I jumped at the chance to read and review this book, as I have heard a lot about it, and the story it tells marks a pivotal moment in the history of this great nation. Plus, I'm always happy to let someone send me a free book.
The complete description of this book can be found below, but in a nutshell, Dred Scott was a slave who took his fight for freedom all the way to the U. S. Supreme Court. The Court's decision in the case of Scott vs. Sanford galvanized both sides in the slavery debate, and was referenced heavily in the successful presidential campaign of Abraham Lincoln.
Am I Not A Man? The Dred Scott Story is a very powerful book. It is a novelization of true events, and as such, some liberties were taken in inventing dialog and details, but the story itself comes straight out of history. Many of the facts surrounding slavery in the United States are unpleasant at best, and often downright brutal. Because of this, Am I Not A Man? can be difficult to read in places. This is no light-weight beach book.
However, the story of courage and determination -- from Dred Scott, his family, and his white benefactors -- is truly inspiring. While not strictly chronological, the book covers the whole of Dred's life, from his birth on the Blow plantation during a visit by Thomas Jefferson and James Madison, to his death a few short years before the start of the Civil War.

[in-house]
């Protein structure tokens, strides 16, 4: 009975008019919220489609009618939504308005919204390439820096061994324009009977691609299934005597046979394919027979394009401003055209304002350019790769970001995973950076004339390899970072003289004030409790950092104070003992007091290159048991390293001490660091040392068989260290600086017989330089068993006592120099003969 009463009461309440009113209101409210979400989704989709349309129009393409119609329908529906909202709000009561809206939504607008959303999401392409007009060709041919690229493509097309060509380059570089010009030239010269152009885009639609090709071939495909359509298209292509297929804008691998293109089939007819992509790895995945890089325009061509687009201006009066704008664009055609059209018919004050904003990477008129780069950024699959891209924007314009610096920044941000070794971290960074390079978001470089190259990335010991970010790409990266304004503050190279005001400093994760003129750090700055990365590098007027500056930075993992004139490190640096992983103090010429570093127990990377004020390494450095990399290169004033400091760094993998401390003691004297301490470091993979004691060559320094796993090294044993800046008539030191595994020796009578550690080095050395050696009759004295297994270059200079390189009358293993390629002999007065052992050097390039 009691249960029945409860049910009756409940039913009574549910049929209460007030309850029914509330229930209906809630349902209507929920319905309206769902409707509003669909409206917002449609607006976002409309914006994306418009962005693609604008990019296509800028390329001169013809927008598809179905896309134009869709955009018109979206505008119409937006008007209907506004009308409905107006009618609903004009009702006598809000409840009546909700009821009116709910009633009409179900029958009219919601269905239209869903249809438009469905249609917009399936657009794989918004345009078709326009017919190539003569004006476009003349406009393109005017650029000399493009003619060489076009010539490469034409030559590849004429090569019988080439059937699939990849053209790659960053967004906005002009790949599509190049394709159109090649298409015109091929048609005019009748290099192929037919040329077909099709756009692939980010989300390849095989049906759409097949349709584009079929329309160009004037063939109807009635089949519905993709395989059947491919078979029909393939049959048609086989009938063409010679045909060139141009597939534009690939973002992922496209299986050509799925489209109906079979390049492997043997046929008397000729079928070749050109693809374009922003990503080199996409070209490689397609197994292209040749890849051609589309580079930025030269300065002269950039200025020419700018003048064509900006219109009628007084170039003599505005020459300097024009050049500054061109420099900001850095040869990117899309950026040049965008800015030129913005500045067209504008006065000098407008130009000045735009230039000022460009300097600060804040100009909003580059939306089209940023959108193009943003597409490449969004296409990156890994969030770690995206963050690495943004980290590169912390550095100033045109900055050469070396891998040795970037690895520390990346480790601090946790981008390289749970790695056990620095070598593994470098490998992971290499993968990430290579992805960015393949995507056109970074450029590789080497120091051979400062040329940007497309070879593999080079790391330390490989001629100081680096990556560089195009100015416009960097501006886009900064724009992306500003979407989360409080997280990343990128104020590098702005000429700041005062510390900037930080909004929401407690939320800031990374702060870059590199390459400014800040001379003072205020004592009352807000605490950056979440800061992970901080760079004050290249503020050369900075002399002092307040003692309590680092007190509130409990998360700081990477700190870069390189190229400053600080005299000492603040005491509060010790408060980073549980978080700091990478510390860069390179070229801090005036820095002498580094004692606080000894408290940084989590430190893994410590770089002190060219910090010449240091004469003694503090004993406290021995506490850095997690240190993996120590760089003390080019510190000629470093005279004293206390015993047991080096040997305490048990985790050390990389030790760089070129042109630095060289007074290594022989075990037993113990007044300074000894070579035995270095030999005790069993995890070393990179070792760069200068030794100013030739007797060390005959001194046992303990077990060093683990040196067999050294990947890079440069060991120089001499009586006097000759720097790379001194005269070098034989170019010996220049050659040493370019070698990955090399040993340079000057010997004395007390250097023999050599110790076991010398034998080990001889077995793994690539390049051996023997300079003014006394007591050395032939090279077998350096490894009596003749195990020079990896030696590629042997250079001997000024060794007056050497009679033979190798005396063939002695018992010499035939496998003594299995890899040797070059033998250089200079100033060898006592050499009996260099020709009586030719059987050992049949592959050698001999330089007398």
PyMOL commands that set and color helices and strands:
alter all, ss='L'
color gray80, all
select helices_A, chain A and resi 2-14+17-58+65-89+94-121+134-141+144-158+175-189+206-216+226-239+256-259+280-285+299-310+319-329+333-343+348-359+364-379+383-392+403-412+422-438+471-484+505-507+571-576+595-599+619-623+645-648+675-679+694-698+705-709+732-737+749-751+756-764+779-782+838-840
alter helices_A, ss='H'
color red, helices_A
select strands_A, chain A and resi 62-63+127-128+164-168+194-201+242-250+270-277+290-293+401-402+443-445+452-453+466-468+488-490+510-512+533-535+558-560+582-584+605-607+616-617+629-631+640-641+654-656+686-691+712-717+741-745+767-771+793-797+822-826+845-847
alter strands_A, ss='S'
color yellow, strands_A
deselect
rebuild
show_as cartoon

Mr. Shurtleff does an excellent job of presenting the story of Dred Scott, both his trials and his triumphs. I must admit at first to being put off by some of the historical asides that pepper the narrative, but as the story progressed I found myself grateful for the context and background these asides provide.
Am I Not A Man: The Dred Scott Story arrived in bookstores on November 3rd, and will make a worthy addition to your reading list.
An illiterate slave, Dred Scott trusted in an all-white, slave-owning jury to declare him free. But after briefly experiencing the glory of freedom and manhood, a new state Supreme Court ordered the cold steel of the shackles to be closed again around his wrists and ankles. Falling to his knees, Dred cried, "Ain't I a man?" Dred answered his own question by rising and taking his fight to the U.S. Supreme Court.
Dred ultimately lost his epic battle when the Chief Justice declared that a black man was so inferior that he had "no rights a white man was bound to respect."
Dred died not knowing that his undying courage led directly to the election of President Abraham Lincoln and the emancipation proclamation.
Dred Scott's inspiring and compelling true story of adventure, courage, love, hatred, and friendship parallels the history of this nation from the long night of slavery to the narrow crack in the door that would ultimately lead to freedom and equality for all men.